Sekulow reminds law students that the First Amendment applies to the Hare Krishnas, to political extremist Lyndon LaRouche, to producers of R-rated movies and heavy metal music, to proprietors of adult bookstores. Although, he confessed, it is difficult bringing such views to conservative groups that support his legal work, like Concerned Women for America, “people who would just as soon burn me if I said you can burn the American flag.”
But Marc D. Stern, a staff attorney with the American Jewish Congress who has opposed Sekulow on a number of cases, is not overly impressed with Sekulow’s professed devotion to the First Amendment. Stern said he considers Sekulow a “zealot.”
Still, Stern said, “you can’t quibble with the fact that he’s won the cases.”
The June victory was Sekulow’s fourth in the U.S. Supreme Court. He has also secured the right of religious groups to pass out literature at LAX, prevented the federal government from using anti-Ku Klux Klan legislation to charge anti-abortion activists with crimes and upheld the right of a student Bible-study club to meet on the grounds of a high school.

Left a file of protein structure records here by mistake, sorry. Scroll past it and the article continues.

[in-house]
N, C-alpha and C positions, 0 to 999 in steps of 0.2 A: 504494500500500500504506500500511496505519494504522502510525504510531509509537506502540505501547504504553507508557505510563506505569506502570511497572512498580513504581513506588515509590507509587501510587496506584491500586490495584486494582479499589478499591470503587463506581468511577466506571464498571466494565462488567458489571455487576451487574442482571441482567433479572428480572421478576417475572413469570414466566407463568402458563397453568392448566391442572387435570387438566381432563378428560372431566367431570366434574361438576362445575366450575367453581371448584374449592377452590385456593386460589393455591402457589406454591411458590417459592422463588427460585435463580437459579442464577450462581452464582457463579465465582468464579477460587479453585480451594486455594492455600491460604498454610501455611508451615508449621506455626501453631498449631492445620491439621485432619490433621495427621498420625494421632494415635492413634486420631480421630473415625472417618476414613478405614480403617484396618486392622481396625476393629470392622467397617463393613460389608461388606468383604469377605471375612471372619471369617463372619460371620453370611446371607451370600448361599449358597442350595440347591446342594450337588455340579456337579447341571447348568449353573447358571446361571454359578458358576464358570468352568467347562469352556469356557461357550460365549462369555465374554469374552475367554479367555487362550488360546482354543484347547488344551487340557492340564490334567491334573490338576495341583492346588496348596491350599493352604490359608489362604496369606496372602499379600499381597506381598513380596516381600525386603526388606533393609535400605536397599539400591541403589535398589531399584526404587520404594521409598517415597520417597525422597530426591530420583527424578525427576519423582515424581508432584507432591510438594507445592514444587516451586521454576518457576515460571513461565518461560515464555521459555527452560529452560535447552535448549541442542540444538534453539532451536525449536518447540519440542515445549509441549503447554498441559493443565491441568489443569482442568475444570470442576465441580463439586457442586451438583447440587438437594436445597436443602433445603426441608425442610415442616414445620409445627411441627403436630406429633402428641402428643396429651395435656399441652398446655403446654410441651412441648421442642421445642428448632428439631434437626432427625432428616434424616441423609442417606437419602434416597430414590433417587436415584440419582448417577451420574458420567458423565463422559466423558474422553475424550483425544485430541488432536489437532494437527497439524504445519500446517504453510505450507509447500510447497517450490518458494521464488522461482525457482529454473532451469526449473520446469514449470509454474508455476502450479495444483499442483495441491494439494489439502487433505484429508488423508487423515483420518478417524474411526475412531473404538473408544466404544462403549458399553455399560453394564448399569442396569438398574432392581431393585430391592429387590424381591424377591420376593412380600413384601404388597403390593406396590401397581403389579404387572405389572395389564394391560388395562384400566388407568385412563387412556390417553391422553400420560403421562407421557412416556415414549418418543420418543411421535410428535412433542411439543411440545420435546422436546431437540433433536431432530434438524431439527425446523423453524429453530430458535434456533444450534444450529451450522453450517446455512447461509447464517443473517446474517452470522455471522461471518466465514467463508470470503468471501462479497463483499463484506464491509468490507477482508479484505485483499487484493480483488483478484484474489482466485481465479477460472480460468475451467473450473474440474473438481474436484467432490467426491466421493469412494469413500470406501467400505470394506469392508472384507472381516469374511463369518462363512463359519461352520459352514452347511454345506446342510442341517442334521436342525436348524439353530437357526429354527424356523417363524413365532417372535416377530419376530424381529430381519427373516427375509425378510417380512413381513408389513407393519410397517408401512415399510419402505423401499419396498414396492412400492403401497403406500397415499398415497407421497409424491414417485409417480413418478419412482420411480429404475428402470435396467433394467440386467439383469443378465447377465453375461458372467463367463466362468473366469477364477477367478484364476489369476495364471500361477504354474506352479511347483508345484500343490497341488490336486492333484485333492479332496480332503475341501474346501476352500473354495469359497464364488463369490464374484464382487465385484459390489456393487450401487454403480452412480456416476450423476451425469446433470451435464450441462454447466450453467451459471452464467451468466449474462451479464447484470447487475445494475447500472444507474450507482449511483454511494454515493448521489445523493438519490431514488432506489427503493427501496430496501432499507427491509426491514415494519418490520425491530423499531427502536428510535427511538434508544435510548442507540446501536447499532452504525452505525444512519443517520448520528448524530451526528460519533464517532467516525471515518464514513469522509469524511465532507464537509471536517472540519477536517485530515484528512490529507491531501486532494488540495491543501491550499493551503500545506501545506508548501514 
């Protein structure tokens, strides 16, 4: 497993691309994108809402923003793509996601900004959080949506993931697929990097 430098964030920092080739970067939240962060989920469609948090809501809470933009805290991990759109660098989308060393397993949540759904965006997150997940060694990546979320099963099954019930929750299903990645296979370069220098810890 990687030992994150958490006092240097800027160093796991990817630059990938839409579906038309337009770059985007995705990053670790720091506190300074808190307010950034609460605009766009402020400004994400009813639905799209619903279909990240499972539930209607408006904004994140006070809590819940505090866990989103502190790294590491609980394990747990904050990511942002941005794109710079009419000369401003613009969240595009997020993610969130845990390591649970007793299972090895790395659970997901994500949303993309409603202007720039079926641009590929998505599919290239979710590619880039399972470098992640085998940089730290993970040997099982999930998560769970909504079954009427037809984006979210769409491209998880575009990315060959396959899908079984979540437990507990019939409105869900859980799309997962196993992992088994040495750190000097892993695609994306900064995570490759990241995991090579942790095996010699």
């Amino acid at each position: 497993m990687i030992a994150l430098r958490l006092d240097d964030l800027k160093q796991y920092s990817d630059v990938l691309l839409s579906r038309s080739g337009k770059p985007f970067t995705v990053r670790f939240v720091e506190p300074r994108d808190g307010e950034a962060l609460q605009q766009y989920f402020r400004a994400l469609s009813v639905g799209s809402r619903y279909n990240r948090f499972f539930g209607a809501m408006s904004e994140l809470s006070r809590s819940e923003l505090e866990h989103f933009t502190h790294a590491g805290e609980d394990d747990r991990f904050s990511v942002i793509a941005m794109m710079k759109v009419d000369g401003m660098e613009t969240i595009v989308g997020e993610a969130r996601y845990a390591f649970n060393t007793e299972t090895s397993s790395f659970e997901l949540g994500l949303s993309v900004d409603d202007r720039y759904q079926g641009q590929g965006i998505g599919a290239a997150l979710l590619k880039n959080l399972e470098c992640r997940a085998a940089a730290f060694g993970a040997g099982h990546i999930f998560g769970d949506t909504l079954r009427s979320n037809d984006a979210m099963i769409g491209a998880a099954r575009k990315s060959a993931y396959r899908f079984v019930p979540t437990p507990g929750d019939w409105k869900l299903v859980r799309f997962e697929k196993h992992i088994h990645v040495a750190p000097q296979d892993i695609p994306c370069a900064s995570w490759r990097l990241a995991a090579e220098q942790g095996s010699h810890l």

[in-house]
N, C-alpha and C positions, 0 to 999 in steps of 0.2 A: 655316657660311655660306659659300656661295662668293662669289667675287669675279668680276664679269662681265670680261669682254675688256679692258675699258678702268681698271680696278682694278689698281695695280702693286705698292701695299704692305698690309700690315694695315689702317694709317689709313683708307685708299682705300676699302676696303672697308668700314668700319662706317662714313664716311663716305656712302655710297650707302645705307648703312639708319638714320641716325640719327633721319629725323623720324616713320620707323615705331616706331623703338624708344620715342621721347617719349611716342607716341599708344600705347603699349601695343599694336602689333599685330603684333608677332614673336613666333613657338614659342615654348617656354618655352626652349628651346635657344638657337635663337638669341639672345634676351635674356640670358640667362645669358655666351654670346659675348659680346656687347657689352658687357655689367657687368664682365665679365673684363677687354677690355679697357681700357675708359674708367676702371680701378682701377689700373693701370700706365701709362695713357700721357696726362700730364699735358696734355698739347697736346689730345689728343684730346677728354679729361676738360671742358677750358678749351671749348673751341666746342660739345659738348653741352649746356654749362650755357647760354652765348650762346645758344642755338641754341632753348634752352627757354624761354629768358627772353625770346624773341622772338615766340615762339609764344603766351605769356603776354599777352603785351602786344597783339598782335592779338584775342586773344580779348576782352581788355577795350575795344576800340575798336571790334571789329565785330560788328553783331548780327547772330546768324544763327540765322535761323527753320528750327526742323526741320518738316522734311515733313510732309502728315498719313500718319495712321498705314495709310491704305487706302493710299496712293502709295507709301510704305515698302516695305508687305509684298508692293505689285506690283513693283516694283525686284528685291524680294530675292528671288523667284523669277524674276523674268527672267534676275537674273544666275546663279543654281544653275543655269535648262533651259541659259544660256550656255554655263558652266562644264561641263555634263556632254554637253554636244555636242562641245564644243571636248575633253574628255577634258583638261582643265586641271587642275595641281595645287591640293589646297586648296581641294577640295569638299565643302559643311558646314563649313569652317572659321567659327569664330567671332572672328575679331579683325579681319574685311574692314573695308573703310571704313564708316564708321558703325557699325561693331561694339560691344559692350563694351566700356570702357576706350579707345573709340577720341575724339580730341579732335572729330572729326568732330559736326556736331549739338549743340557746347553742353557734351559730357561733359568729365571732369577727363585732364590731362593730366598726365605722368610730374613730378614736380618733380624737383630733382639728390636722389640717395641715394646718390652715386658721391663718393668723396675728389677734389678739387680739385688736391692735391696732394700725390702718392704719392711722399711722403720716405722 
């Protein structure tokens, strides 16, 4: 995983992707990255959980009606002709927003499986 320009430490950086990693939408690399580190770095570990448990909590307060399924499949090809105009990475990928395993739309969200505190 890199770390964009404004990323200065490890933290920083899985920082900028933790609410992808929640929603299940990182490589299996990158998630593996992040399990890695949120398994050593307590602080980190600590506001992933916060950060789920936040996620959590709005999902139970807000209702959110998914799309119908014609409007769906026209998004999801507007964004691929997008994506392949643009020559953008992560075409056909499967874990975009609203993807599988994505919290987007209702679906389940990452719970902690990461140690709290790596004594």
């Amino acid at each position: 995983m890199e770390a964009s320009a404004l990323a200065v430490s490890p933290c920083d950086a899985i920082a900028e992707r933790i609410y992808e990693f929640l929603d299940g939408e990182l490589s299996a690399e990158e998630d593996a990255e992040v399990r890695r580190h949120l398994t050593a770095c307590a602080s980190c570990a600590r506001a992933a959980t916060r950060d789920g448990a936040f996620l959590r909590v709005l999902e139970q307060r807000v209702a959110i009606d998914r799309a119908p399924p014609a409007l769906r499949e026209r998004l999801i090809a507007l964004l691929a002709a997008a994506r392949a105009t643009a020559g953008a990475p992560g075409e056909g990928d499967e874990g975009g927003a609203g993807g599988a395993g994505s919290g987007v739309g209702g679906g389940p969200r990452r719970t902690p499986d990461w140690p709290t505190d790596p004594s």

Sekulow spends much of his time representing Terry and Operation Rescue. When two people were arrested in New York last year for trying to hand then-candidate Bill Clinton a fetus, an Operation Rescue move that ultimately resulted in Terry’s conviction, it was Sekulow who was there to defend them.
But NOW’s Jones contends that “Operation Rescue is not about the First Amendment. It’s about preventing women physically, emotionally or any other way they can develop, from getting abortions.”
Apart from Sekulow’s own legal talents, it was his teen-age conversion to Christianity, a nasty bankruptcy and the patronage of an Orange County religious broadcaster that changed the course of his life and propelled him to national prominence.
“I was secure in my Jewish identity,” he wrote in his book, “From Intimidation to Victory.” But his bar mitzvah at age 13 was a “glorious day,” in part because it meant “the end of Hebrew school.”
At Atlanta Baptist College (later Mercer University), he became interested in Christianity, influenced in part by a New Testament professor who was married to a converted Jew. The culmination of “an intellectual quest” came at 18, when an encounter with Jews for Jesus on campus led to his conversion.
He married a fellow student, Pam McPherson, a Christian, and went on to Mercer Law School, where he graduated second in his class.